From the Publisher
"[Heather] Waldorf manages to incorporate numerous issues in this book, and yet she does so in a way that allows the book to shine as a thoughtful, engaging read rather than feeling leaden with the weight of too much teen angst. The characters are truly winsome, well-realized and believably flawed; the small-town flavour of the community is beautifully evoked and the issues that are raised are handled sensitively but without melodrama. It is a compelling book that is peopled with characters who are utterly true-to-life; they are people I'd like to know, people whose stories I genuinely cared about.
-- CM MAgazine
"Waldorf is an interesting new author who clearly does not shy away from thorny situations."
-- School Library Journal
"Waldorf tells Char's story in a straightforward manner, navigating family harmony and conflict to a surprise conclusion. This story is recommended for aspiring writers, and for those confused about the complexities of family and intimate love."
"Heather Waldorf is undoubtedly one of Canada's finest new young adult novelists. Her first novel, Fighting the Current, was an absolute jewel, and Grist is just as good. Starting off with bright, original dialogue from engaging main character Charlie and her hilariously eccentric English teacher Mr. Pollen, the plot unfolds at a steady pace until the dramatic climax where all secrets are revealed. But instead of a too-quick, letdown of a denouement, Waldorf allows the novel to take its time, rearranging all the plot strands into a new pattern, permitting heroine Charlie to see how her life isn't "destroyed" by this news, it's just going to look a little different from what she thought. Grist is a fantastic book and should go on everyone's summer reading list."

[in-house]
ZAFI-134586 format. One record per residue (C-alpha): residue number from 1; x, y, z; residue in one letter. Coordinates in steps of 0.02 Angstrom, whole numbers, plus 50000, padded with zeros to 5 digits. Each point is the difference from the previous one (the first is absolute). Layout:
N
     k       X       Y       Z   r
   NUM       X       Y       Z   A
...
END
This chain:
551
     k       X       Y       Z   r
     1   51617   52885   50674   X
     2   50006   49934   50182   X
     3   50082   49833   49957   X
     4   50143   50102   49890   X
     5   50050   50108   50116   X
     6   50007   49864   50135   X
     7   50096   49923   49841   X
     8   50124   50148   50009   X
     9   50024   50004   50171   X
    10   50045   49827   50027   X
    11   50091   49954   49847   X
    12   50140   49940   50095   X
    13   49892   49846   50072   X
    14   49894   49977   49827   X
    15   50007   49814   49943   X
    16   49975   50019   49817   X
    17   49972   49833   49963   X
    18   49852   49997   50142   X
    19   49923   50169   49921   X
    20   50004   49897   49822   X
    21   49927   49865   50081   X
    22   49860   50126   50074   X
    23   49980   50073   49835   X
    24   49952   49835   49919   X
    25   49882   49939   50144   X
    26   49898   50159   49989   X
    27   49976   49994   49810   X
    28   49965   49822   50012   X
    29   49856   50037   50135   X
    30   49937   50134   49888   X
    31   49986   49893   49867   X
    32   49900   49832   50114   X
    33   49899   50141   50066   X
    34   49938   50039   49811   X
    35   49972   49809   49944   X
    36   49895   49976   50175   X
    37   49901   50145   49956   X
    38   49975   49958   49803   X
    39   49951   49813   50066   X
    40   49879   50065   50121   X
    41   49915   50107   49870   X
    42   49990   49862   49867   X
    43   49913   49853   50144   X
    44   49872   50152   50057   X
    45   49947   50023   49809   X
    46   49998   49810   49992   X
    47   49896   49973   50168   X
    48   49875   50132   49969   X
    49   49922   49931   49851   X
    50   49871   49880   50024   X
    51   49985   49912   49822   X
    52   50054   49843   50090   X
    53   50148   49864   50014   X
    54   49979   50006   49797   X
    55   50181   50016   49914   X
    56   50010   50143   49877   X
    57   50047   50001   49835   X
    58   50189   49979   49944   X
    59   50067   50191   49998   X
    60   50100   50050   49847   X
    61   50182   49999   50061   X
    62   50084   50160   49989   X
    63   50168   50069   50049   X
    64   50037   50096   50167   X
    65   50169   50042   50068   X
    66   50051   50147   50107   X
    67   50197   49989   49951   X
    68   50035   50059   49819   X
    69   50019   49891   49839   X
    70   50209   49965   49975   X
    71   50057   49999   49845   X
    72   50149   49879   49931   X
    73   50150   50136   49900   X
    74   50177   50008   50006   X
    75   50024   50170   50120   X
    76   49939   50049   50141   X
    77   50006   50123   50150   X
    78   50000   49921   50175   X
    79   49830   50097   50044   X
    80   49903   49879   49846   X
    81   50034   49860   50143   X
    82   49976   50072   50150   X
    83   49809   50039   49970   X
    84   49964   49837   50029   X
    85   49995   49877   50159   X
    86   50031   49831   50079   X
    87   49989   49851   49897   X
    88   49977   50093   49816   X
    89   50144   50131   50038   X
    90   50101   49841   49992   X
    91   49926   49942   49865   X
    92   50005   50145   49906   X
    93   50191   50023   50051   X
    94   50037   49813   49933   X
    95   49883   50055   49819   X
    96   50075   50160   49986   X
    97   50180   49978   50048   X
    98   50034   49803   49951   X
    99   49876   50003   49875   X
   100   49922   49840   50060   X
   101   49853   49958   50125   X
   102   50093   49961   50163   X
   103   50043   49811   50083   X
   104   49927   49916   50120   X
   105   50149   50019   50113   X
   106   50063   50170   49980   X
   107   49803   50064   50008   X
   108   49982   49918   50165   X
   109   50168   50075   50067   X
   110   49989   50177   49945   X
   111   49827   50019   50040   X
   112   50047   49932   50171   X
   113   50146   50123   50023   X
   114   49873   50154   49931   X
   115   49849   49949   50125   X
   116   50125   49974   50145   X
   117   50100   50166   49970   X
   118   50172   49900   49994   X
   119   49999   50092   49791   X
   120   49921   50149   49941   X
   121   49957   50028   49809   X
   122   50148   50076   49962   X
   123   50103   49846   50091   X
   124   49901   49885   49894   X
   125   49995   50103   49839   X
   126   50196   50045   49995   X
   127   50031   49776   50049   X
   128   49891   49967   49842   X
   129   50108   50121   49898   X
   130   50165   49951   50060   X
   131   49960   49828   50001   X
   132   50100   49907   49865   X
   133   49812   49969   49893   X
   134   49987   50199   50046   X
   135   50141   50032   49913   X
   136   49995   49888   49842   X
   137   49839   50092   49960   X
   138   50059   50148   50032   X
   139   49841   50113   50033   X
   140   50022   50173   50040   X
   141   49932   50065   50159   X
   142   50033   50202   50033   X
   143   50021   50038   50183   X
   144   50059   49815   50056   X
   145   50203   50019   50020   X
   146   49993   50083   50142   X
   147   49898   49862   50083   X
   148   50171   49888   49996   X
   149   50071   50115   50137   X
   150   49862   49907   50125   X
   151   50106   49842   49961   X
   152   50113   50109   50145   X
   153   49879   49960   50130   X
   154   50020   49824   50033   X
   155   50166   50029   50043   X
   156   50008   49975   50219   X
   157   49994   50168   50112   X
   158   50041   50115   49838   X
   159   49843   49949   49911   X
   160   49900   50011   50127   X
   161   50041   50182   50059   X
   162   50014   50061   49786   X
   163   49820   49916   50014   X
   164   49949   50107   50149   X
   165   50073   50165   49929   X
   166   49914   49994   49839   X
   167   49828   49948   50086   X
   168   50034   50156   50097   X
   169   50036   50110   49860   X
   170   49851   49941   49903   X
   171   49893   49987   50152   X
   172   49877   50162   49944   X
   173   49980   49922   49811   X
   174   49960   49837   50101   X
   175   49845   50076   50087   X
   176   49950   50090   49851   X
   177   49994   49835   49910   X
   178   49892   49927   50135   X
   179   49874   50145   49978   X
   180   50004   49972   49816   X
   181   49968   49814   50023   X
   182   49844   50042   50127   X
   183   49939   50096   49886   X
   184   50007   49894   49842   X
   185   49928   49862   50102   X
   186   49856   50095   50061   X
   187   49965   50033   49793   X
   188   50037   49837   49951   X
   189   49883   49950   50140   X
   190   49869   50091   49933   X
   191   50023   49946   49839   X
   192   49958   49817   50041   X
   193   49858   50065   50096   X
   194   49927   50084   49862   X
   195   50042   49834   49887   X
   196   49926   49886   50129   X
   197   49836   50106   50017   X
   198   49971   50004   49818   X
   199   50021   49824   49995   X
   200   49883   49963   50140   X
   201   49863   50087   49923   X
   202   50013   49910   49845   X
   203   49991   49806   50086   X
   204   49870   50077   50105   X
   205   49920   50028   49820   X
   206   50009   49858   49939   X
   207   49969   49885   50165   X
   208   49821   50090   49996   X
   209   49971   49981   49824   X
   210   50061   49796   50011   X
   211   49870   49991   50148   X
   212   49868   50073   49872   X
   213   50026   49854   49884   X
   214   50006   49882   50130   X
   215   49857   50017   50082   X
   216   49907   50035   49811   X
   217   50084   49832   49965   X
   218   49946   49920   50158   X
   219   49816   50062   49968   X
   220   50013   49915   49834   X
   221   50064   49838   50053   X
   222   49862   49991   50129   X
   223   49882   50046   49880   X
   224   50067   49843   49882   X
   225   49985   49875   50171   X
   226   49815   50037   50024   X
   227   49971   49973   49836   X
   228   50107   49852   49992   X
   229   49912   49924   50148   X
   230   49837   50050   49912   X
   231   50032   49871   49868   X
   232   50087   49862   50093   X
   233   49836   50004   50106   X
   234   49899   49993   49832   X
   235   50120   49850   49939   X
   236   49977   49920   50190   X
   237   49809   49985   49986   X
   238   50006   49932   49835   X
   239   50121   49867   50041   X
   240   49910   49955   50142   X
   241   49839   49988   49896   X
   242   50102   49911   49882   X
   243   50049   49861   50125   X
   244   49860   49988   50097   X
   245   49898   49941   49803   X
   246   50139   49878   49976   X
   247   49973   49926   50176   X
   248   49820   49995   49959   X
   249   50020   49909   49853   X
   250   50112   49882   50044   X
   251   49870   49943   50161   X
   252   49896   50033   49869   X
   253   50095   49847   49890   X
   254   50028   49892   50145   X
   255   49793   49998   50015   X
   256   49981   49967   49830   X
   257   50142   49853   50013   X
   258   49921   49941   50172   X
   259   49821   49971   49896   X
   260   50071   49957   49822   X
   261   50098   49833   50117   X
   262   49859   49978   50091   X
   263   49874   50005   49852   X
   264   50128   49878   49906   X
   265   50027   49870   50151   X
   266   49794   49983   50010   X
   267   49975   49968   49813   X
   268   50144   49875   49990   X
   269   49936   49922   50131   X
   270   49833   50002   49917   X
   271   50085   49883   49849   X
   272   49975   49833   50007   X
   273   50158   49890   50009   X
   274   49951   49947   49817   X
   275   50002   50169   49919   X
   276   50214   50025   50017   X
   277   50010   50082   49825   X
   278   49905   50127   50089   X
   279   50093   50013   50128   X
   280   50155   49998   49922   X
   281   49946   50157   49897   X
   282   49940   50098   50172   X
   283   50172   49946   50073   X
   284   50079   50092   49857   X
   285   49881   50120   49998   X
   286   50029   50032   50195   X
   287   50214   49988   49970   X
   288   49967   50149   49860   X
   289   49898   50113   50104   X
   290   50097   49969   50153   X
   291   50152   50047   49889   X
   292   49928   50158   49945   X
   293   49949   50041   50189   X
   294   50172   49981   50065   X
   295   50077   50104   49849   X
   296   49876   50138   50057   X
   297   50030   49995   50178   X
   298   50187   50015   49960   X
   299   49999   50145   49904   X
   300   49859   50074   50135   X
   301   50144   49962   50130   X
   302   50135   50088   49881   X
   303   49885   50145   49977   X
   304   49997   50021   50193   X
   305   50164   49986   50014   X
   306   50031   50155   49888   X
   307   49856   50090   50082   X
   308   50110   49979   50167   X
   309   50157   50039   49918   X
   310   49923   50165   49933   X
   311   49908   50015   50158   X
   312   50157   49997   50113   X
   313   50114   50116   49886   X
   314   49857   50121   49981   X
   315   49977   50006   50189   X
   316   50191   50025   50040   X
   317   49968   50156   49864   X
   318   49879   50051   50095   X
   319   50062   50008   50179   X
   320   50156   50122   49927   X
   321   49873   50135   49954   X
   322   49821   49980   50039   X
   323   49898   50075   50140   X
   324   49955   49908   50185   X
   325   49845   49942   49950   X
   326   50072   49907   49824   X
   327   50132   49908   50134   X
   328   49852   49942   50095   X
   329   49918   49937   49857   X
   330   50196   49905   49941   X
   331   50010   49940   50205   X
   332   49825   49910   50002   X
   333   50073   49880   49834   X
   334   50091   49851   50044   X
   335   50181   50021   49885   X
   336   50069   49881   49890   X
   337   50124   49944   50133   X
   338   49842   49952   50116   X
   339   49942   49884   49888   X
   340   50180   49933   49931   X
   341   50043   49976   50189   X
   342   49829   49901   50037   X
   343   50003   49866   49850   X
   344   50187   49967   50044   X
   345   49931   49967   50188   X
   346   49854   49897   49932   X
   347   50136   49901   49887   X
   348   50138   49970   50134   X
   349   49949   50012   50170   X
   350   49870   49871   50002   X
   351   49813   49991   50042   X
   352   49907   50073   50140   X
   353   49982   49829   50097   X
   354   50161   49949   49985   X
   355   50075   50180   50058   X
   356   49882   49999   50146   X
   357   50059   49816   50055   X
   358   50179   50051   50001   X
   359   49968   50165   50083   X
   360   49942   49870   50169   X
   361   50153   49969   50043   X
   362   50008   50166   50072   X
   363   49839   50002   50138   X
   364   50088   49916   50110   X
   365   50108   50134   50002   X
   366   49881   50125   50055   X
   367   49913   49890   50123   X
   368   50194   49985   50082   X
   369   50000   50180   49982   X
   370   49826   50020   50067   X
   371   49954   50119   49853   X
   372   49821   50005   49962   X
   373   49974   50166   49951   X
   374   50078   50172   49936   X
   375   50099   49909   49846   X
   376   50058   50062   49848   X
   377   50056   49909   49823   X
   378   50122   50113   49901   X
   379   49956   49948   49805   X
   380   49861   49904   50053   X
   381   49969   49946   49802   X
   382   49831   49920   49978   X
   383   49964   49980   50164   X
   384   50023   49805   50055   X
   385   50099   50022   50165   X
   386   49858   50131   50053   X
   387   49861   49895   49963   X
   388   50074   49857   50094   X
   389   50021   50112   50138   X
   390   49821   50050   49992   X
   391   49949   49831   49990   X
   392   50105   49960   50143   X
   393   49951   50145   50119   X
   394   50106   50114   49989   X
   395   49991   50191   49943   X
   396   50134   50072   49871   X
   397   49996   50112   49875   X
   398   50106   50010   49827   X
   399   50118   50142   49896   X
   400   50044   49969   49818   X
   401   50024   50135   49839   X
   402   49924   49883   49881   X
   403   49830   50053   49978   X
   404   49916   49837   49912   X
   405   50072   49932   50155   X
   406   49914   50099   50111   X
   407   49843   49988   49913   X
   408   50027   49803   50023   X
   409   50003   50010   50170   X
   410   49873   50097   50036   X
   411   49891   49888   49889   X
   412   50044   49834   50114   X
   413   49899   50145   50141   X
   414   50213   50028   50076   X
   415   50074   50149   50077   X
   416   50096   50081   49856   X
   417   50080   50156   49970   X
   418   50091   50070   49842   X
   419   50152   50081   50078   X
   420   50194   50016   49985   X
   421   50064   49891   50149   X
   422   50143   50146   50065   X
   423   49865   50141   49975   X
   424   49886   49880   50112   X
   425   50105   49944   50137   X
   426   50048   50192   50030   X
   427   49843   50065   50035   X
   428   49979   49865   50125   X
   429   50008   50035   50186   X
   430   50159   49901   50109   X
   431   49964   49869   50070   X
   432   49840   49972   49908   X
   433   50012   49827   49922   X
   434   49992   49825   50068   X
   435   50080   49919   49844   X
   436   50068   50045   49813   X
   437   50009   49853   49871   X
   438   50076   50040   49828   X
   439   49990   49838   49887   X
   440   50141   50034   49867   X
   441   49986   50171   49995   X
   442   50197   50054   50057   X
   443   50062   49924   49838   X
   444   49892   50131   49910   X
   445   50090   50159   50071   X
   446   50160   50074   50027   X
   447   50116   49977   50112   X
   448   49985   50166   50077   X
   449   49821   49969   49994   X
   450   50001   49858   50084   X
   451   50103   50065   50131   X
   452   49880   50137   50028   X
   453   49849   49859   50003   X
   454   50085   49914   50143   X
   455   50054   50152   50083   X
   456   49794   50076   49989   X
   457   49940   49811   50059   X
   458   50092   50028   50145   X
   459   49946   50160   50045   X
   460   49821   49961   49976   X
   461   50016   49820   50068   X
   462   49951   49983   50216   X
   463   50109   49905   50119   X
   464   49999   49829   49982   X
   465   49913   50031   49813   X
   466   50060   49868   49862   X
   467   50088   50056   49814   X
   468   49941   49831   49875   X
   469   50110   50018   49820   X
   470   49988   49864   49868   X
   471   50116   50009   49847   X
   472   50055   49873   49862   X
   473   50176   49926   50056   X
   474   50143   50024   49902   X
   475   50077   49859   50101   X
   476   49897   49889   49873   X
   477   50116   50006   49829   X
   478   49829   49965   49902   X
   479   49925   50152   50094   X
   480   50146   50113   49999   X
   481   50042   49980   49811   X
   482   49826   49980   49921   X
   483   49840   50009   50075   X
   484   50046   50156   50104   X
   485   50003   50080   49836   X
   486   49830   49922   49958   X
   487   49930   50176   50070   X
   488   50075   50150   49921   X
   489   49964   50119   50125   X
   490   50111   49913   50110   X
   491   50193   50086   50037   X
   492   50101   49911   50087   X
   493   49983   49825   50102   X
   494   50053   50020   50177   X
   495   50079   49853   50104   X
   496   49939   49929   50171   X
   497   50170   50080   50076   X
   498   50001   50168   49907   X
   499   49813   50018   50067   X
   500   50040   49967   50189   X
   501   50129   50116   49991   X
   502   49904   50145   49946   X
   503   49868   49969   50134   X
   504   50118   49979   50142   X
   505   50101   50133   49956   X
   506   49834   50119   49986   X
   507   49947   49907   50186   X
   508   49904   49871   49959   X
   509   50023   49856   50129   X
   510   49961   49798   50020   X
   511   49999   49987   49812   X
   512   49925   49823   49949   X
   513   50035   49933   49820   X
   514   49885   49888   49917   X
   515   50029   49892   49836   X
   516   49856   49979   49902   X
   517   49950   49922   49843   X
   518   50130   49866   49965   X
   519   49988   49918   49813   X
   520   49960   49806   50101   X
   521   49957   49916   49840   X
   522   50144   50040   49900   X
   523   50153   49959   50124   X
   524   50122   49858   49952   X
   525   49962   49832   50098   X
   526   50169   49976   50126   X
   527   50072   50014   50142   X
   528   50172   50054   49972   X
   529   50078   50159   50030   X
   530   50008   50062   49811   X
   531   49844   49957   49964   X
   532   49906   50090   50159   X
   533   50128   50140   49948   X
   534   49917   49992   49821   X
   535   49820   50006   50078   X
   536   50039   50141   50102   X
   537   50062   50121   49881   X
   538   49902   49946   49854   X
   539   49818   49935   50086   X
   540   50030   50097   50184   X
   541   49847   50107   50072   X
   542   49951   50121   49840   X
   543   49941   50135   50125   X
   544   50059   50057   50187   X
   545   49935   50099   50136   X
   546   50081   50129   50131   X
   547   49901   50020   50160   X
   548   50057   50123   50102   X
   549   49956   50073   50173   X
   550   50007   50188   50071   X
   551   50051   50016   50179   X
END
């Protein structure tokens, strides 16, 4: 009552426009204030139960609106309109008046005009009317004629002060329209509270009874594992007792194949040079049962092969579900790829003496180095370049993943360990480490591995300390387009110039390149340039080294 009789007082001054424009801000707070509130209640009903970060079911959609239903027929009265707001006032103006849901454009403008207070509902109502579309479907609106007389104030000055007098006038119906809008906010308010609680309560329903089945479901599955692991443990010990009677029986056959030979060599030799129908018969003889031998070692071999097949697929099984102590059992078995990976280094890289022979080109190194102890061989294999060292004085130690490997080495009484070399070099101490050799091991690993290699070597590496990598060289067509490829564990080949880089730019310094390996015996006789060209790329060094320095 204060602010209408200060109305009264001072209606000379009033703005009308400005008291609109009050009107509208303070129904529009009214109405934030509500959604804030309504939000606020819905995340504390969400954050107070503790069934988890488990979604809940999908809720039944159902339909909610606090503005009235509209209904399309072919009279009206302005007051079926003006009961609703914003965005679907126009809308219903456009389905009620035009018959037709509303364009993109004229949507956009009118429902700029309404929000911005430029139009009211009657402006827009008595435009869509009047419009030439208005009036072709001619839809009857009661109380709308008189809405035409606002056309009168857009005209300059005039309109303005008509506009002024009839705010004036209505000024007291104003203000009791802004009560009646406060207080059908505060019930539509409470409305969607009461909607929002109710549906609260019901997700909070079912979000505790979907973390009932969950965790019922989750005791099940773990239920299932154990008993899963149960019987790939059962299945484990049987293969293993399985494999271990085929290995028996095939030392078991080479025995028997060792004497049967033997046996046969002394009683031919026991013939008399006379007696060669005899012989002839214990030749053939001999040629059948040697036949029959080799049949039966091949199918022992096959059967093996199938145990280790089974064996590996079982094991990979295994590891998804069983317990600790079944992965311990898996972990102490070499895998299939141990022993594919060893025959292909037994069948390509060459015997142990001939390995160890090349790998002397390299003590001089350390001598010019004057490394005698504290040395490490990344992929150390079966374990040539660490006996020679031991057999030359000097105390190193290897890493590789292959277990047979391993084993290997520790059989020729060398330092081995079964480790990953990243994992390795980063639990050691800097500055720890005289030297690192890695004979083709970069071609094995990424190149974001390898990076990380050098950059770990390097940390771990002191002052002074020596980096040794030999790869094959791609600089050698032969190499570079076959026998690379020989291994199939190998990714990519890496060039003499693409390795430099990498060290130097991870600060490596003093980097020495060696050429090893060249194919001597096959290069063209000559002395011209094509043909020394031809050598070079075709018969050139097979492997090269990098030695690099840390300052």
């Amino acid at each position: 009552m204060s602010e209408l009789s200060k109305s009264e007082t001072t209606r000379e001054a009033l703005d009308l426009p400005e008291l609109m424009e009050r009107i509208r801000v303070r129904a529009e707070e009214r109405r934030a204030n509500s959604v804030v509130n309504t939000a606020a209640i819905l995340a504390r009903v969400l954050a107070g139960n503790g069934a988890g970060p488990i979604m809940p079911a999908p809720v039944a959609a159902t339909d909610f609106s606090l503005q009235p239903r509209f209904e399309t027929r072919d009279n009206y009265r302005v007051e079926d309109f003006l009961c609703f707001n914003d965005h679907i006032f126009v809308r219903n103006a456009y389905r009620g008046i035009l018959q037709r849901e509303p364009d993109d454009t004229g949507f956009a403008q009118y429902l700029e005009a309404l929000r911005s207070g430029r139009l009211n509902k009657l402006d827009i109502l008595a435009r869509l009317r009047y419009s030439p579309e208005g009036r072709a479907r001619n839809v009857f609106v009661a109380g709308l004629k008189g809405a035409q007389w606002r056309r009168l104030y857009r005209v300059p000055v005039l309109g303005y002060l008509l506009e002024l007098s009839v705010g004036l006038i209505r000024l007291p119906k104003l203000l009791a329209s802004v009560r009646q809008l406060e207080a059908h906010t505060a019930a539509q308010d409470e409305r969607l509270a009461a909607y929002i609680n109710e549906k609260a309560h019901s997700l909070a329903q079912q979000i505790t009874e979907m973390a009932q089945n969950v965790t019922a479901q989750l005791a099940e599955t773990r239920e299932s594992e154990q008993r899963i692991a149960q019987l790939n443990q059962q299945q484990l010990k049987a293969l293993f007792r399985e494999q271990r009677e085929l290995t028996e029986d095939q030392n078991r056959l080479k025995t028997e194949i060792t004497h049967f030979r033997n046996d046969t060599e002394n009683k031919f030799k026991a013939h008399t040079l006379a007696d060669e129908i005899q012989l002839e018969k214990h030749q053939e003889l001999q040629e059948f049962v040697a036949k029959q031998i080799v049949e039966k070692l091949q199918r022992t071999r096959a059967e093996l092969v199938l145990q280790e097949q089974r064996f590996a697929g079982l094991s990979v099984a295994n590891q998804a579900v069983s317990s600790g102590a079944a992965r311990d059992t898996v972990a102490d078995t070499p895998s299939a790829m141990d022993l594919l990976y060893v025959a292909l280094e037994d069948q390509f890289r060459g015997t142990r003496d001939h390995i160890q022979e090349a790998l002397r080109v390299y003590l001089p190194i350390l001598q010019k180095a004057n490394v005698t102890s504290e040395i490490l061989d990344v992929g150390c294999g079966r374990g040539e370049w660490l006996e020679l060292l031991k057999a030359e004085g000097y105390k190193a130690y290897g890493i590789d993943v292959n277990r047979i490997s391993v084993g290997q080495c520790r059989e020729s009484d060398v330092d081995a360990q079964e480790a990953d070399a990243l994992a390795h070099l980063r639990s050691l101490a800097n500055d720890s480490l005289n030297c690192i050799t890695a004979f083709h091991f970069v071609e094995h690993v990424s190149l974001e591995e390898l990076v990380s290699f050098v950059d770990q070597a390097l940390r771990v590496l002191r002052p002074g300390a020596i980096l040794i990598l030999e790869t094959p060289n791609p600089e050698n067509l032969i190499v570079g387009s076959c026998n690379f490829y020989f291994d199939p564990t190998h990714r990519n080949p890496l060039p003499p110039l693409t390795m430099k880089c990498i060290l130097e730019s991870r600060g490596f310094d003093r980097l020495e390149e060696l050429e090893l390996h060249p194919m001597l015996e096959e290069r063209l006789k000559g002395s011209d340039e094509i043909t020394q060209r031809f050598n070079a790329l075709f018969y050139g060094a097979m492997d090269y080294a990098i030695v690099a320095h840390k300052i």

-- YA Reviews
KLIATT - Holley Wiseman
Char's creative writing teacher refers to facts, people, and events in life as grist: details that lend themselves to good creative writing. This summer Char is headed north to stay with Grams on remote Lake Ringrose, where canoes replace cars, raccoons check the pantry for snacks, and everyone knows your name; her teacher has instructed her to be on the lookout for grist. Lake Ringrose is the place Char's mom Geri grew up and spending the summer there will change Char's life forever. Family secrets and surprises are uncovered one by one until the identity of the mysterious Chocolate Moose Man is finally revealed. Along the way Char meets Kerry (with the Brad Pitt lips), realizes her true feelings for Sam, and discovers Geri's sketchbook, from which she will discover more questions than answers about the past. Like it or not, grist is everywhere she looks at Lake Ringrose. Waldorf tells Char's story in a straightforward manner, navigating family harmony and conflict to a surprise conclusion. This story is recommended for aspiring writers, and for those confused about the complexities of family and intimate love.
VOYA - Kristen Moreland